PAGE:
Osiris

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The cult of Osiris (who was a god chiefly of regeneration and re-birth) had a particularly strong interest toward the concept of immortality. Plutarch recounts one version of the myth in which Set (Osiris' brother), along with the Queen of Ethiopia, conspired with 72 accomplices to plot the assassination of Osiris.[15] Set fooled Osiris into getting into a box, which he then shut, had sealed with lead, and threw into the Nile (sarcophagi were based on the box in this myth). Osiris' wife, Isis, searched for his remains until she finally found him embedded in a tree trunk, which was holding up the roof of a palace in Byblos on the Phoenician coast. She managed to remove the coffin and open it, but Osiris was already dead. As per one version of the myth, she used a spell she had learned from her father and brought him back to life so he could impregnate her. Afterwards he died again and she hid his body in the desert. Months later, she gave birth to Horus. While she was raising him, Set was hunting one night and came across the body of Osiris. Enraged, he tore the body into fourteen pieces and scattered them throughout the land. Isis gathered up all the parts of the body, less the phallus (which was eaten by a fish) and bandaged them together for a proper burial. The gods were impressed by the devotion of Isis and resurrected Osiris as the god of the underworld. Because of his death and resurrection, Osiris is associated with the flooding and retreating of the Nile and thus with the crops along the Nile valley.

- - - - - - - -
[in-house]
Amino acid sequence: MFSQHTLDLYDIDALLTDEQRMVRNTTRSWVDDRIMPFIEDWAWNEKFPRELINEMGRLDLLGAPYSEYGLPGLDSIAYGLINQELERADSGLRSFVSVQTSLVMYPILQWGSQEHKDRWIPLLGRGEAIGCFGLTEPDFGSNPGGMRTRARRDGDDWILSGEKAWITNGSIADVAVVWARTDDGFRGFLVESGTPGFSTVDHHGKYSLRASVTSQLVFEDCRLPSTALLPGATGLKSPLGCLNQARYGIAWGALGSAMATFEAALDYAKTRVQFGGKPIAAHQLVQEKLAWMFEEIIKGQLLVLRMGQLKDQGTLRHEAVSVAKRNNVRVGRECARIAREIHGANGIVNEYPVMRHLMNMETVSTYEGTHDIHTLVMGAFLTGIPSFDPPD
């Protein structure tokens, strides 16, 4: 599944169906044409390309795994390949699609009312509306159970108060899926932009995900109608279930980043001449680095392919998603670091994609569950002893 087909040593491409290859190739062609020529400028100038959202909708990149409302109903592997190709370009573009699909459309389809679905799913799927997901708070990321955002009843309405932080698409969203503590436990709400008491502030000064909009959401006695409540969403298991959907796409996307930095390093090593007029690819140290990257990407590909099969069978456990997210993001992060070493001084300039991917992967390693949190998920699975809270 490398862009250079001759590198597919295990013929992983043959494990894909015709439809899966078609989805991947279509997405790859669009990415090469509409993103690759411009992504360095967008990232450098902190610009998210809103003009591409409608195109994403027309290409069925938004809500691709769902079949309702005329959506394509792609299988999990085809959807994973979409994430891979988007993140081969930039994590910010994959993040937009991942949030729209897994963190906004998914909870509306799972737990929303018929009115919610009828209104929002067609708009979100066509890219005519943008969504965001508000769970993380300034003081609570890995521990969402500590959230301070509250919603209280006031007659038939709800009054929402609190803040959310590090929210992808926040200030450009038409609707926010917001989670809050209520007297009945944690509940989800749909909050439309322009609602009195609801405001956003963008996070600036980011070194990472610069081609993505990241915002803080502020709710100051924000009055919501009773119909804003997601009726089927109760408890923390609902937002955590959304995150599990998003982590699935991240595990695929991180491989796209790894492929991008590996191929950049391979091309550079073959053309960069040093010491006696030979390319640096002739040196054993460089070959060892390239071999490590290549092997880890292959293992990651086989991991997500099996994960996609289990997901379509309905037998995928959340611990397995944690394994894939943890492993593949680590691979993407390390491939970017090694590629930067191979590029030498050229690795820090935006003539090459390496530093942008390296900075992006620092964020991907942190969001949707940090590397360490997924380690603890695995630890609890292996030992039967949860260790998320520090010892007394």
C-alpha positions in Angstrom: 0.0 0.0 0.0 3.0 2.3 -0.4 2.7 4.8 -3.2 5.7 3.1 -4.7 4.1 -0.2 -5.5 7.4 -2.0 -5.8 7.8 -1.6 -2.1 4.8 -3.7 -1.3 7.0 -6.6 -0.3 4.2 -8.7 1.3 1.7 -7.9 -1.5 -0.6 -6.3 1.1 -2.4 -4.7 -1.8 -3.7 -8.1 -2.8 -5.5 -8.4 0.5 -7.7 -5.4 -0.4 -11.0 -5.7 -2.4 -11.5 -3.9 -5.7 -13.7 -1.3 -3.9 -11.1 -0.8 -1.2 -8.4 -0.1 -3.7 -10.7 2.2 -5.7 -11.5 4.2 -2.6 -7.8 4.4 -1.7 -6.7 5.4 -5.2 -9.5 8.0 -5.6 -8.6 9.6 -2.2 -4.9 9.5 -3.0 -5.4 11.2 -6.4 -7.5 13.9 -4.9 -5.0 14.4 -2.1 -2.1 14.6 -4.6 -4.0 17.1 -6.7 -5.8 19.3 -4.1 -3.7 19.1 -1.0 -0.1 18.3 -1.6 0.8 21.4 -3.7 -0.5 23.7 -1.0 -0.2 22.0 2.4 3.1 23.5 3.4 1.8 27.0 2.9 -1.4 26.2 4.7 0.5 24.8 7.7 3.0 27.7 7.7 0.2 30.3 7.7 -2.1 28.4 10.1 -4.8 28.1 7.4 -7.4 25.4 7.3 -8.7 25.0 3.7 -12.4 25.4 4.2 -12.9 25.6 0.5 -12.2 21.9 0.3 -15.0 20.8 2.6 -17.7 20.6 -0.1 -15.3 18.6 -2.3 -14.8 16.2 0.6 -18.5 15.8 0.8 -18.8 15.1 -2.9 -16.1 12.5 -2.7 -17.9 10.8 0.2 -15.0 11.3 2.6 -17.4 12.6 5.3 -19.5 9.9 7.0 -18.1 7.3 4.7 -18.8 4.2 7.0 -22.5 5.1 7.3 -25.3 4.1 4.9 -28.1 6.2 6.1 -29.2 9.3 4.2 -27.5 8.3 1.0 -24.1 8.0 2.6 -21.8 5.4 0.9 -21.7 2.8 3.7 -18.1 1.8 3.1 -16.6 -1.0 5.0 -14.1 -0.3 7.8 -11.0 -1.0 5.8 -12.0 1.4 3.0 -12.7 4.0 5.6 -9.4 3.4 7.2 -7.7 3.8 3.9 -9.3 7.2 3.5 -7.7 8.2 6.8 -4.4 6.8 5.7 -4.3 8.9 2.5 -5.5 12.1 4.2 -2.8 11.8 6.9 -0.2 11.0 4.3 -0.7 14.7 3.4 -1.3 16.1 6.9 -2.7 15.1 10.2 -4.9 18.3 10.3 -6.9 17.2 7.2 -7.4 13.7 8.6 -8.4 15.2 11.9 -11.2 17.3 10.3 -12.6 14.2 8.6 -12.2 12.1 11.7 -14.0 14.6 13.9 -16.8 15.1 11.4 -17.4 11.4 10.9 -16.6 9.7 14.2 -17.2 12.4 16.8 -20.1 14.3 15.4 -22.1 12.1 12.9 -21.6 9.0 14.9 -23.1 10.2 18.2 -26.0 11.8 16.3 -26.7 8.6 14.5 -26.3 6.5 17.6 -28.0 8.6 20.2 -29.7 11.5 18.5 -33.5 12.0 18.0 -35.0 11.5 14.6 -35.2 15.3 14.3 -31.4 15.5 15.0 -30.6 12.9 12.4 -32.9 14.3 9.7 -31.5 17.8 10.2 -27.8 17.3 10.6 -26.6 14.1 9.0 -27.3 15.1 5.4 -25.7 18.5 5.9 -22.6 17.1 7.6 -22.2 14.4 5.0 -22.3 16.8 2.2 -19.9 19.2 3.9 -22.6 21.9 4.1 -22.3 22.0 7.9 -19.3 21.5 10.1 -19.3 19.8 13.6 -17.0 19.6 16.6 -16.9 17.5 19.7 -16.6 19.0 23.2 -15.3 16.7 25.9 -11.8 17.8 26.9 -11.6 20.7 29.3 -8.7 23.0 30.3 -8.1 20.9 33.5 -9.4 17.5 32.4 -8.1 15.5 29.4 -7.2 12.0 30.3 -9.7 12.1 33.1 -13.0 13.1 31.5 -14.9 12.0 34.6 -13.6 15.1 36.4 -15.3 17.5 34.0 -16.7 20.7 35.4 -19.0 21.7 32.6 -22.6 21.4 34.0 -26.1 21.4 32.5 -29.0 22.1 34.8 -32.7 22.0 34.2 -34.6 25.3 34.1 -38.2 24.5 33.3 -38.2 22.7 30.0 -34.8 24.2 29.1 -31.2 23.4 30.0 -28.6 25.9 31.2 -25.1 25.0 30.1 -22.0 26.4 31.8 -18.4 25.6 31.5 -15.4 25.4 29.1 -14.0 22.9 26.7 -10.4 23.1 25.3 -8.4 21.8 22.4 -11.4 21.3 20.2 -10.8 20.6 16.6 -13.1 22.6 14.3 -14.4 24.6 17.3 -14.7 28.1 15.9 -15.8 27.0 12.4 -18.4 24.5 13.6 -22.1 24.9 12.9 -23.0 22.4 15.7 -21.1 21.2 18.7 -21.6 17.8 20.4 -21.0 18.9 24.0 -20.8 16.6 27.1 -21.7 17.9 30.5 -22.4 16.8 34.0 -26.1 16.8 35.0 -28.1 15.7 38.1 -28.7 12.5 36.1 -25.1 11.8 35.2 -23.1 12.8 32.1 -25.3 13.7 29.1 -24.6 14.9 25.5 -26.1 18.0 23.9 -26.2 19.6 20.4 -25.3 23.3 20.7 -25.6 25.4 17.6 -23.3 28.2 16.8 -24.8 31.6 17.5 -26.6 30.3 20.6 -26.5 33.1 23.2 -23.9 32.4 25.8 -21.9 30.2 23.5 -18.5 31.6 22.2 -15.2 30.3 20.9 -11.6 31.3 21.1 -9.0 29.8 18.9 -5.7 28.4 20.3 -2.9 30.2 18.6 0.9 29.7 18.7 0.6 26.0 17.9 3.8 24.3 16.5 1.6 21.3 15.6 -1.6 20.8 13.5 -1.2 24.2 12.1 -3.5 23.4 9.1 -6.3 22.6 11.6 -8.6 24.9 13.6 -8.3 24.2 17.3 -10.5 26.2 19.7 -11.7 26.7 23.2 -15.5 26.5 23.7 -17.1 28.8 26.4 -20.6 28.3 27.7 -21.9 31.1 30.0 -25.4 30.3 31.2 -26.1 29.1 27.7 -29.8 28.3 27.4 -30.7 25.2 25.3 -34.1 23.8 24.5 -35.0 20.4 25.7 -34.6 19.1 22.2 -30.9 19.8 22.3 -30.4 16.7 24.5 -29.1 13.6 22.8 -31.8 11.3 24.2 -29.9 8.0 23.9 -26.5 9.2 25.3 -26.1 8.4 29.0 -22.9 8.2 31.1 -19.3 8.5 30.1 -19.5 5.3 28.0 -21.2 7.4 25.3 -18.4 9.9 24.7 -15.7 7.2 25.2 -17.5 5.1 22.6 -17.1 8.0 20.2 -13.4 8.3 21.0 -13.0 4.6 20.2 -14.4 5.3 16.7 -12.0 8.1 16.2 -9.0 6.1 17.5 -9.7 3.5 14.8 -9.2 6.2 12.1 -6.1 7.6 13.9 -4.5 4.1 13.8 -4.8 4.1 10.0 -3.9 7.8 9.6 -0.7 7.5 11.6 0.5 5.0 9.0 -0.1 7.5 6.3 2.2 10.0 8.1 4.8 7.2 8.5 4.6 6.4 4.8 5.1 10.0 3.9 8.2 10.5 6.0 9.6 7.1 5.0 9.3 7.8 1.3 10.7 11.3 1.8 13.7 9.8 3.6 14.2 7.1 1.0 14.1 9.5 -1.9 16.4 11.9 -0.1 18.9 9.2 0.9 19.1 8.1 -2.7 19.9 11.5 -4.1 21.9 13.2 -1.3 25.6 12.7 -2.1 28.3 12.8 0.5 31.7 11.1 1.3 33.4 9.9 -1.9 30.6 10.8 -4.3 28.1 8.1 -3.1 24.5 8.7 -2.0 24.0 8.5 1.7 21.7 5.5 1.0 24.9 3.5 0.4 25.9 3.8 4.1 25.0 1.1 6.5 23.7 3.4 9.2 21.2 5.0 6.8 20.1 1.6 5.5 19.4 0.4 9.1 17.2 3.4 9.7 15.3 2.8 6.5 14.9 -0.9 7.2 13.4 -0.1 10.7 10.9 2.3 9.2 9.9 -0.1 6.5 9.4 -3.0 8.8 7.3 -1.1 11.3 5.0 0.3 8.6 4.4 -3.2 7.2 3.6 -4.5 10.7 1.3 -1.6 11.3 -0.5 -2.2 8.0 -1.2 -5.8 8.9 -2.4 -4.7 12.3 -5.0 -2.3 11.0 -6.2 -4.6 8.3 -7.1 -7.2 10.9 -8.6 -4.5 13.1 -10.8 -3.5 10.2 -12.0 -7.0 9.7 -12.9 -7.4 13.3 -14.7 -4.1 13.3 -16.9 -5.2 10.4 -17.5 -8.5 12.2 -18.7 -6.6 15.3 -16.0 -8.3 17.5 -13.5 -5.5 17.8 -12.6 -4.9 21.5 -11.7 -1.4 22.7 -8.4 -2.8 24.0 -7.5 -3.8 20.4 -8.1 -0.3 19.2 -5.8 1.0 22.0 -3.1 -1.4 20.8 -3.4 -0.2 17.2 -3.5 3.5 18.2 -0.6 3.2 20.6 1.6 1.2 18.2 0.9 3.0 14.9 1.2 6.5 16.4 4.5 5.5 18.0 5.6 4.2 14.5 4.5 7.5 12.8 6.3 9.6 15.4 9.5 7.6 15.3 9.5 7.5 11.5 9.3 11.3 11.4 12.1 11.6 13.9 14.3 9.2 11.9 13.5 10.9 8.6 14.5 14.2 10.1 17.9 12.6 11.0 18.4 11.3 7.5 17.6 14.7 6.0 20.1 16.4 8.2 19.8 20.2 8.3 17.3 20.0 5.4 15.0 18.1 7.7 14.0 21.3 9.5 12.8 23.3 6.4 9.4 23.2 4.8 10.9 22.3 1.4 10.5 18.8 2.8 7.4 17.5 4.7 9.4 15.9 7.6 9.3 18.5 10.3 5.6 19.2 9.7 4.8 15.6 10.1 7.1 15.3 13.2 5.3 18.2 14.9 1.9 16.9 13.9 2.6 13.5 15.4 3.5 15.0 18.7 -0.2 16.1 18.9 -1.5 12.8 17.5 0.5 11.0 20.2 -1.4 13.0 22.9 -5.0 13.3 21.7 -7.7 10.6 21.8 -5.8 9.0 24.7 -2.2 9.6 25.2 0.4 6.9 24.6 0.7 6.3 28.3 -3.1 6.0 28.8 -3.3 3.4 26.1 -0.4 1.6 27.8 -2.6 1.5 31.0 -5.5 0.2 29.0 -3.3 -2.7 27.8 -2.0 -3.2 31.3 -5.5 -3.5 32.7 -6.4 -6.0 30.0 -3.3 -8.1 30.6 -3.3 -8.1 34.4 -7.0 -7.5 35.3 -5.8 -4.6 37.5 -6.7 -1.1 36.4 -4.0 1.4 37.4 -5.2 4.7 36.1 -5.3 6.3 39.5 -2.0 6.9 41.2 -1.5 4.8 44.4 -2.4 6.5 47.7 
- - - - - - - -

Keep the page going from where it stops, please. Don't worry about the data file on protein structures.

Diodorus Siculus gives another version of the myth in which Osiris is described as an ancient king who taught the Egyptians the arts of civilization, including agriculture. Osiris is murdered by his evil brother Set, whom Diodorus associates with the evil Typhon ("Typhonian Beast") of Greek mythology. Typhon divides the body into twenty six pieces which he distributes amongst his fellow conspirators in order to implicate them in the murder. Isis and Horus avenge the death of Osiris and slay Typhon. Isis recovers all the parts of Osiris body, less the phallus, and secretly buries them. She made replicas of them and distributed them to several locations which then became centres of Osiris worship.[16][17]

The tale of Osiris becoming fish-like is cognate with the story the Greek shepherd god Pan becoming fish like from the waist down in the same river Nile after being attacked by Typhon (see Capricornus). This attack was part of a generational feud in which both Zeus and Dionysus were dismembered by Typhon, in a similar manner as Osiris was by Set in Egypt.[citation needed]

Death and institution as god of the dead

Plutarch and others have noted that the sacrifices to Osiris were "gloomy, solemn, and mournful..." (Isis and Osiris, 69) and that the great mystery festival, celebrated in two phases, began at Abydos on the 17th of Athyr[20] (November 13) commemorating the death of the god, which is also the same day that grain was planted in the ground. "The death of the grain and the death of the god were one and the same: the cereal was identified with the god who came from heaven; he was the bread by which man lives. The resurrection of the god symbolized the rebirth of the grain." (Larson 17) The annual festival involved the construction of "Osiris Beds" formed in shape of Osiris, filled with soil and sown with seed.[21] The germinating seed symbolized Osiris rising from the dead. An almost pristine example was found in the tomb of Tutankhamun by Howard Carter.[22]

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